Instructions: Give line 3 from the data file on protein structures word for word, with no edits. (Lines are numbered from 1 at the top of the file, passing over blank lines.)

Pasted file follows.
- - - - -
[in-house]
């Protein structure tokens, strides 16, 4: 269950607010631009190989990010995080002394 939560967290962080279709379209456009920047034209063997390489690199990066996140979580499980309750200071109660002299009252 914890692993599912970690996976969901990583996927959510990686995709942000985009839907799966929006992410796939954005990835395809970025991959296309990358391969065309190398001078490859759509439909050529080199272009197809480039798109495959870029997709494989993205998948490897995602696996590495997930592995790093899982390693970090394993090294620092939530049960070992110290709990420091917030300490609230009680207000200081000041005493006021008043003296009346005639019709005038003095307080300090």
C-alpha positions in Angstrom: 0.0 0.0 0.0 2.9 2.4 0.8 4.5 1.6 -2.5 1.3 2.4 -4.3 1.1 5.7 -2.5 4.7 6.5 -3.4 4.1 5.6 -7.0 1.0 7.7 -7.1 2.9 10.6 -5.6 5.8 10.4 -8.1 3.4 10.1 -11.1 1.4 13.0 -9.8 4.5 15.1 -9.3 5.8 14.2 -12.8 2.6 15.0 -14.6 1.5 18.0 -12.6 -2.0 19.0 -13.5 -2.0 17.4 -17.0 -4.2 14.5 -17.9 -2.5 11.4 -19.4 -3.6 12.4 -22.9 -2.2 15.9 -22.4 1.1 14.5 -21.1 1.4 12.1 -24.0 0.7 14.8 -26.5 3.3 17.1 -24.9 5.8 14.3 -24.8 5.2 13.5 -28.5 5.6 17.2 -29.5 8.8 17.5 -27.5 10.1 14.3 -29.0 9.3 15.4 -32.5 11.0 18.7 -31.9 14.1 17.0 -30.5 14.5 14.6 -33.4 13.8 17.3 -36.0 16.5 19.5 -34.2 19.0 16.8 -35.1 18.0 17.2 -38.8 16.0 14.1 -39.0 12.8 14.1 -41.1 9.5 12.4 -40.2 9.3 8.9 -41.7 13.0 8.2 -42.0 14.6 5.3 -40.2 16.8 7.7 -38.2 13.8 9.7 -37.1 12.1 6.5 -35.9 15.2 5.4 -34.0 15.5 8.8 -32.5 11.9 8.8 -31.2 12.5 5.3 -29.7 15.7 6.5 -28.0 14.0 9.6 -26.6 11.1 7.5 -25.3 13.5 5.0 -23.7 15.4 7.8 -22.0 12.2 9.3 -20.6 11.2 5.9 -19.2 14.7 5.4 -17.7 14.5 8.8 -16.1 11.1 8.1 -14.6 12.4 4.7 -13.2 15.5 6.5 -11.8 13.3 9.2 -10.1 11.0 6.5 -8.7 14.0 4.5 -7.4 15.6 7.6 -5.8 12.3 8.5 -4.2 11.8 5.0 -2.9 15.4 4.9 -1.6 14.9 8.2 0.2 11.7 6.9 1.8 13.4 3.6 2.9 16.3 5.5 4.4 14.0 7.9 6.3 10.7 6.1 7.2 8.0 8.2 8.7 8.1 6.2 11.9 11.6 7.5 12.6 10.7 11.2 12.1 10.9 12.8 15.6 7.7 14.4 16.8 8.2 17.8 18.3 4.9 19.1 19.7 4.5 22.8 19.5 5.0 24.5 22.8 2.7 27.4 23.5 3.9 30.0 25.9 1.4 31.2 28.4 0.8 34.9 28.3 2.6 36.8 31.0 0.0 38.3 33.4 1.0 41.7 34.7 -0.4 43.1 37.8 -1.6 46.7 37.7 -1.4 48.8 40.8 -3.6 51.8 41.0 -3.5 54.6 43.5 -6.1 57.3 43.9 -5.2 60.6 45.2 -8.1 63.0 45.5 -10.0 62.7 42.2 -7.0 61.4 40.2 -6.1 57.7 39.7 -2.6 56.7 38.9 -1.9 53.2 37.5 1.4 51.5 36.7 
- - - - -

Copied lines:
C-alpha positions in Angstrom: 0.0 0.0 0.0 2.9 2.4 0.8 4.5 1.6 -2.5 1.3 2.4 -4.3 1.1 5.7 -2.5 4.7 6.5 -3.4 4.1 5.6 -7.0 1.0 7.7 -7.1 2.9 10.6 -5.6 5.8 10.4 -8.1 3.4 10.1 -11.1 1.4 13.0 -9.8 4.5 15.1 -9.3 5.8 14.2 -12.8 2.6 15.0 -14.6 1.5 18.0 -12.6 -2.0 19.0 -13.5 -2.0 17.4 -17.0 -4.2 14.5 -17.9 -2.5 11.4 -19.4 -3.6 12.4 -22.9 -2.2 15.9 -22.4 1.1 14.5 -21.1 1.4 12.1 -24.0 0.7 14.8 -26.5 3.3 17.1 -24.9 5.8 14.3 -24.8 5.2 13.5 -28.5 5.6 17.2 -29.5 8.8 17.5 -27.5 10.1 14.3 -29.0 9.3 15.4 -32.5 11.0 18.7 -31.9 14.1 17.0 -30.5 14.5 14.6 -33.4 13.8 17.3 -36.0 16.5 19.5 -34.2 19.0 16.8 -35.1 18.0 17.2 -38.8 16.0 14.1 -39.0 12.8 14.1 -41.1 9.5 12.4 -40.2 9.3 8.9 -41.7 13.0 8.2 -42.0 14.6 5.3 -40.2 16.8 7.7 -38.2 13.8 9.7 -37.1 12.1 6.5 -35.9 15.2 5.4 -34.0 15.5 8.8 -32.5 11.9 8.8 -31.2 12.5 5.3 -29.7 15.7 6.5 -28.0 14.0 9.6 -26.6 11.1 7.5 -25.3 13.5 5.0 -23.7 15.4 7.8 -22.0 12.2 9.3 -20.6 11.2 5.9 -19.2 14.7 5.4 -17.7 14.5 8.8 -16.1 11.1 8.1 -14.6 12.4 4.7 -13.2 15.5 6.5 -11.8 13.3 9.2 -10.1 11.0 6.5 -8.7 14.0 4.5 -7.4 15.6 7.6 -5.8 12.3 8.5 -4.2 11.8 5.0 -2.9 15.4 4.9 -1.6 14.9 8.2 0.2 11.7 6.9 1.8 13.4 3.6 2.9 16.3 5.5 4.4 14.0 7.9 6.3 10.7 6.1 7.2 8.0 8.2 8.7 8.1 6.2 11.9 11.6 7.5 12.6 10.7 11.2 12.1 10.9 12.8 15.6 7.7 14.4 16.8 8.2 17.8 18.3 4.9 19.1 19.7 4.5 22.8 19.5 5.0 24.5 22.8 2.7 27.4 23.5 3.9 30.0 25.9 1.4 31.2 28.4 0.8 34.9 28.3 2.6 36.8 31.0 0.0 38.3 33.4 1.0 41.7 34.7 -0.4 43.1 37.8 -1.6 46.7 37.7 -1.4 48.8 40.8 -3.6 51.8 41.0 -3.5 54.6 43.5 -6.1 57.3 43.9 -5.2 60.6 45.2 -8.1 63.0 45.5 -10.0 62.7 42.2 -7.0 61.4 40.2 -6.1 57.7 39.7 -2.6 56.7 38.9 -1.9 53.2 37.5 1.4 51.5 36.7 